What Determines the Color of Your Eyes?

Before we rush to answering the question mentioned in the headline, let’s first explore what melanin is.

Melanin is a general term used for natural pigments found in animals. Melanin is created through a chemical process known as melanogenesis, where the oxidation of the building blocks of life, amino acid tyrosine, is quickly followed by polymerization. The melanin pigments are assembled in a specific group of cells, melanocytes.

Genetic structure defines the amount of melanin in the eye. In eye color, there isn’t green or blue pigment. All eye colors have specific brown melanin, which cannot refract light. The variation in eye colors is due to the brown melanin’s location on the iris’s two layers and the concentration. People with brown eyes carry melanin on the iris’s back layer and some on the front layer, which consumes more light and makes the iris look brown. Eyes with less or no melanin on the iris’s head layer shed light in a way that more blue light mirrors out so that the eyes look blue.

The chromosomes a kid inherits carry crucial genetic data that defines eye color. Variations in the copies obtained from each parent cause fluctuations in the amount of melanin generated. A region on chromosome 15 has a significant part in fixing eye color. The HERC2 and OCA2 genes are located in this area of the eye.

The OCA2 gene presents directions for producing the P protein located in the specialized cells that produce melanin. (the process is called melanocytes) 

If more protein is generated, then the eyes received more extra melanin, and eye color leans toward the color spectrum’s brown end. When less protein is generated, the eyes get less melanin, and eye color leans toward the blue end. Although the OCA2 gene controls nearly 75 percent of eye color, other genes render the melanin pathway. These genes can lower or raising melanin levels, causing a baby to have less or more melanin than either parent. These mutations can result in brown-eyed parents having a blue-eyed child or blue-eyed parents having a brown-eyed kid. 

Is Eye Color Genetic?

Around 23 pairs of chromosomes exist inside each cell of a human body.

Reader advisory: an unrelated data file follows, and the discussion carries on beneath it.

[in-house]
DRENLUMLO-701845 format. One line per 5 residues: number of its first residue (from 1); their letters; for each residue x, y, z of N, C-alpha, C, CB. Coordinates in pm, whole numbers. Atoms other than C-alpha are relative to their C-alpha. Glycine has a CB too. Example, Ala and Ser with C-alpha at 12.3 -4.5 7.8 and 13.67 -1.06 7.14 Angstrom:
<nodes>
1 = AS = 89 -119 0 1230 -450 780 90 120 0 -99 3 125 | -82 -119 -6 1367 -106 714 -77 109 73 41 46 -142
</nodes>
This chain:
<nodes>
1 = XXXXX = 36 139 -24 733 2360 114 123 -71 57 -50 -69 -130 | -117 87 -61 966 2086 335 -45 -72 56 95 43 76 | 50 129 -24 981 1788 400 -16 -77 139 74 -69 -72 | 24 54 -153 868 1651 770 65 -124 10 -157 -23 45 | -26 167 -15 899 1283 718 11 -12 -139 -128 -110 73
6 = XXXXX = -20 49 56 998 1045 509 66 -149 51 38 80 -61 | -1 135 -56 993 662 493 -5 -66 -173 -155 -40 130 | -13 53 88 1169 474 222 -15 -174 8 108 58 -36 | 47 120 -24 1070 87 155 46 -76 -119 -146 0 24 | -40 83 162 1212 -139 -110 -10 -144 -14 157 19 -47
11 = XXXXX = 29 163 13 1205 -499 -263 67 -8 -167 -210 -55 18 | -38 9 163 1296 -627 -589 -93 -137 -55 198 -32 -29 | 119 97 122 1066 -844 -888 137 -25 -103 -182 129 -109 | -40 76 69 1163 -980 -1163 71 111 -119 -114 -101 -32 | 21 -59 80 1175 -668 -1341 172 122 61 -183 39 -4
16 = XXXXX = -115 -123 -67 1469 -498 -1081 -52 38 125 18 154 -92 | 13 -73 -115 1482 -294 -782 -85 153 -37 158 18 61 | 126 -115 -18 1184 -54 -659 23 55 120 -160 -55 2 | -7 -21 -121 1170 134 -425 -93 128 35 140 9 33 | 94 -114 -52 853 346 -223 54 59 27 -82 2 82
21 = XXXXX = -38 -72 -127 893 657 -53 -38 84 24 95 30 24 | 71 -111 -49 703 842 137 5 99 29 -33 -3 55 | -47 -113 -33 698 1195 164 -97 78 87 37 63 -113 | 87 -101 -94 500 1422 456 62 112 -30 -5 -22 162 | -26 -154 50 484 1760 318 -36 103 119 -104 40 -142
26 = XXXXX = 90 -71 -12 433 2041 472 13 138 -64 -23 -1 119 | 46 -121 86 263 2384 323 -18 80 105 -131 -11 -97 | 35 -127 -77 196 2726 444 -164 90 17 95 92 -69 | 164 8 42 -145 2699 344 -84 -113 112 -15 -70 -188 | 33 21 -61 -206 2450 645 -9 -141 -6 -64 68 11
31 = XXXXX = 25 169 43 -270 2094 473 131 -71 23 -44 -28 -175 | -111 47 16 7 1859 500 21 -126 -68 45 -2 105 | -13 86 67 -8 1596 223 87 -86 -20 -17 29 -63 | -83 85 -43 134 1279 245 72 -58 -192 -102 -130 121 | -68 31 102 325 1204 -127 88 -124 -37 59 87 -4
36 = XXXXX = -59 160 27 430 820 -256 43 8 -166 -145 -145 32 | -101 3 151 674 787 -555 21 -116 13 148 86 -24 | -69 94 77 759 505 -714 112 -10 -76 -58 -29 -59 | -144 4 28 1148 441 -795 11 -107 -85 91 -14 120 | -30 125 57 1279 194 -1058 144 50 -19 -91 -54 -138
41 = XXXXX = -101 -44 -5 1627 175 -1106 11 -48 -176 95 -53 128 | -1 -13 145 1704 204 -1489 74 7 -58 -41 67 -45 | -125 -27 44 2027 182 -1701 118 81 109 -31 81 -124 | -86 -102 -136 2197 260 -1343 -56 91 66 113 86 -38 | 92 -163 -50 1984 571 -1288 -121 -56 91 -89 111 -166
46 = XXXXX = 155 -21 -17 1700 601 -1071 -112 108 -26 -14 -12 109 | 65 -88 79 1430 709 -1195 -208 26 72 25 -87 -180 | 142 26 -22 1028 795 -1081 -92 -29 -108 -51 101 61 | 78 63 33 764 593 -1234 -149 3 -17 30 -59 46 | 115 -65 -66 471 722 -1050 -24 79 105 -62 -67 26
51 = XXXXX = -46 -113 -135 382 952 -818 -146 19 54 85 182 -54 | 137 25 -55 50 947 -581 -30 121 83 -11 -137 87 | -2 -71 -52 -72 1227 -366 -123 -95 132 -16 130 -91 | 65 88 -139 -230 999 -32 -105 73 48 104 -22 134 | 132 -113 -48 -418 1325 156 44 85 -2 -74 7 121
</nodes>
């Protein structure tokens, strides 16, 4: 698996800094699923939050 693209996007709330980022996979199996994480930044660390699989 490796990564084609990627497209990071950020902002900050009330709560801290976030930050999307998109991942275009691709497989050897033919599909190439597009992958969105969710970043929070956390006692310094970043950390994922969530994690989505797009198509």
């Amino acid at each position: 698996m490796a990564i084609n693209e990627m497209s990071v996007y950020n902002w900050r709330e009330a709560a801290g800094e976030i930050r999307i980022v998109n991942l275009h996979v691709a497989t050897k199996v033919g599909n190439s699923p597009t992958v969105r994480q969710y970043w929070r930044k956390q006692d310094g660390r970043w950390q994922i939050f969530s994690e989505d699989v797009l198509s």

Chromosome 15 likely holds 600 to 700 genes integral to building proteins. Two of these genes, HERC2 and OCA2, play a vital role in eye color selection.

Although the OCA2 gene provides the protein tied to melanin, the HERC2 gene regulates the OCA2 gene by turning its protein generation on and off. The proximity of at least one genetic variation in the HERC2 gene can decrease the amount of melanin produced, leading to lighter eye colors. Other genes working with HERC2 and OCA2 have a smaller role, but on rare occasions, override OCA2 to finalize eye color.

Is Eye Color Inherited?

Eye color was once believed to be the outcome of a single hereditary trait. It was believed that each child received one eye color gene from mother and father, and the authoritative gene determined eye color. In this model, the brown-eye color gene was always prevailing over the blue-eye color gene, and only two blue-eye color genes could make eyes appear blue.

However, a new model developed in 1907 suggested that a single passive gene caused blue eyes, and blue-eyed parents could never create a brown-eyed child. Recessive and dominant genes refer to inheritance patterns and explain how likely it is for a particular trait to pass from parent to child.

Today, we know that the 1907 model is naive and that many genes decide eye color. Although we can predict a child’s eye color based on the parent’s eye colors, other genetic factors may alter it.

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